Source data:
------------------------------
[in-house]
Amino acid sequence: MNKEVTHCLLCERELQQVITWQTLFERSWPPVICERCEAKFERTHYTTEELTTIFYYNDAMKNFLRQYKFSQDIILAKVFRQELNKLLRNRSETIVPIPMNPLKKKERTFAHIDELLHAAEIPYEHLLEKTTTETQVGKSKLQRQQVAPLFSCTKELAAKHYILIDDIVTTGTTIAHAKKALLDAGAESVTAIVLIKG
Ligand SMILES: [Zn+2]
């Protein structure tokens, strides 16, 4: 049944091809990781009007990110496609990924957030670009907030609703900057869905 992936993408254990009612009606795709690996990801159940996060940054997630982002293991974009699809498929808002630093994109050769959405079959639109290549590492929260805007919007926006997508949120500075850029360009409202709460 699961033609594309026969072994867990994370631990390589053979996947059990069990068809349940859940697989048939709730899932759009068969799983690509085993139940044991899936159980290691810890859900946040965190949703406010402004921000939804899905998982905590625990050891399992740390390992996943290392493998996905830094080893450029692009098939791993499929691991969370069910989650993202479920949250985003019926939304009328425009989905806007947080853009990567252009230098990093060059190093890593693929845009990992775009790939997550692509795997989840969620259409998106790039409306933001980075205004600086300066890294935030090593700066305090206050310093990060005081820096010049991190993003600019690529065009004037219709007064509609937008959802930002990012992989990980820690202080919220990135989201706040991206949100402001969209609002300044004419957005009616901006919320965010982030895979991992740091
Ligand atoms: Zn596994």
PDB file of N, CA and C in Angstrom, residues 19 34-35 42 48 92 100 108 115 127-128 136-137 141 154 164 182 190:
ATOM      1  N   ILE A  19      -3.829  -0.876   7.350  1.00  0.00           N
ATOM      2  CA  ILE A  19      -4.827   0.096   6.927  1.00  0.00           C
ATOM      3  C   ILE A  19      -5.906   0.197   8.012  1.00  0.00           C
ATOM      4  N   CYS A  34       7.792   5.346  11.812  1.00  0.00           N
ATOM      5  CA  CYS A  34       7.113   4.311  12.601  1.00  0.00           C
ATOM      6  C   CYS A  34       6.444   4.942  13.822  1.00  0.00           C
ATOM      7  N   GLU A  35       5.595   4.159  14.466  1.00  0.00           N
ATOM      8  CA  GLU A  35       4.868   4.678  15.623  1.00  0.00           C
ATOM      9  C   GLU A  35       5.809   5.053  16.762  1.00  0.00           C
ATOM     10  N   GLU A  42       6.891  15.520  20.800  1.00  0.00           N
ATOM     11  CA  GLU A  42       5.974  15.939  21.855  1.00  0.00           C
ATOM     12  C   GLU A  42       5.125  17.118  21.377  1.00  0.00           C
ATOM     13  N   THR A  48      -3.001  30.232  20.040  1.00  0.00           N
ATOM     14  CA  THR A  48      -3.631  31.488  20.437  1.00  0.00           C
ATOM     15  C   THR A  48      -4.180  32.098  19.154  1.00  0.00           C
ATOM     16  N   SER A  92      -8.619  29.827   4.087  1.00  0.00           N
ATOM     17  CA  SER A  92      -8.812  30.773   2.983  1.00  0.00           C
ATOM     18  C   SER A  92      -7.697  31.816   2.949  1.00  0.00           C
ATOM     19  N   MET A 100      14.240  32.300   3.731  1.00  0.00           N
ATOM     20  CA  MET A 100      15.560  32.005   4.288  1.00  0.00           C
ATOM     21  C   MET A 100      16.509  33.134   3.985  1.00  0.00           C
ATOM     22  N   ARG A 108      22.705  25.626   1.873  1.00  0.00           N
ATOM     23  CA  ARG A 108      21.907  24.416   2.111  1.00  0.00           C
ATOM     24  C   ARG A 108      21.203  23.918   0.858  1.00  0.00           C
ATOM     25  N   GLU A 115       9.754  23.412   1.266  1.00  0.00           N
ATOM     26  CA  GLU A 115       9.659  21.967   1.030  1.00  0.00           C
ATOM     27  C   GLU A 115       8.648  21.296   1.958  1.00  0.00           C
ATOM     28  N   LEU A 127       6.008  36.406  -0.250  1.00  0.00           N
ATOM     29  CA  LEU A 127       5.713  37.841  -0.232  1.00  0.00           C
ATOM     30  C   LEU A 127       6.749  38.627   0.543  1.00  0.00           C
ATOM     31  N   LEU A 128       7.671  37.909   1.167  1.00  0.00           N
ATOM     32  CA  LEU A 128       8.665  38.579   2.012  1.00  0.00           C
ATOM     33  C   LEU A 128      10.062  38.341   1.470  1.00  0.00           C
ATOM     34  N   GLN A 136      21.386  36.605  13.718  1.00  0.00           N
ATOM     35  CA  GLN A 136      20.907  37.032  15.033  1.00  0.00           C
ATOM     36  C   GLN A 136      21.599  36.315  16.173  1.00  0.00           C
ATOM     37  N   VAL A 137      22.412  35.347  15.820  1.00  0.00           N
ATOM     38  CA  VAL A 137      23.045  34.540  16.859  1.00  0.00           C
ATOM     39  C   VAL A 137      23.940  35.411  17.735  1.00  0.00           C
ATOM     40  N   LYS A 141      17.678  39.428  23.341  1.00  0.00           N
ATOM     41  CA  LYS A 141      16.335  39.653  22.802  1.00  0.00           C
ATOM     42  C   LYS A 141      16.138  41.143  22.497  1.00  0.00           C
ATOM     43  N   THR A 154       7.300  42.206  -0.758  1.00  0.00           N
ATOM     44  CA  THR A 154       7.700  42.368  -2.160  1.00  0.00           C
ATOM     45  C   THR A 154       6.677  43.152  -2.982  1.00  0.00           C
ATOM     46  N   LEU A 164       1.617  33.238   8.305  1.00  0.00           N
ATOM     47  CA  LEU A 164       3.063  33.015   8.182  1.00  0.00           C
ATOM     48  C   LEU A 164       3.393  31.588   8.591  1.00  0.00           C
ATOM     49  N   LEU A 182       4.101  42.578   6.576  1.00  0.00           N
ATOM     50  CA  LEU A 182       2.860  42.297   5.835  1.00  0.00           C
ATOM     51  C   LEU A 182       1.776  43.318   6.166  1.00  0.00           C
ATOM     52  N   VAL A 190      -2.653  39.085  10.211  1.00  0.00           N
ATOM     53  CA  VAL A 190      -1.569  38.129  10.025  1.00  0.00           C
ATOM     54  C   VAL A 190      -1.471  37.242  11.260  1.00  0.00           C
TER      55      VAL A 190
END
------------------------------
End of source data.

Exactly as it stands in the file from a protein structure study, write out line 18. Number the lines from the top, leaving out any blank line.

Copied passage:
ATOM     12  C   GLU A  42       5.125  17.118  21.377  1.00  0.00           C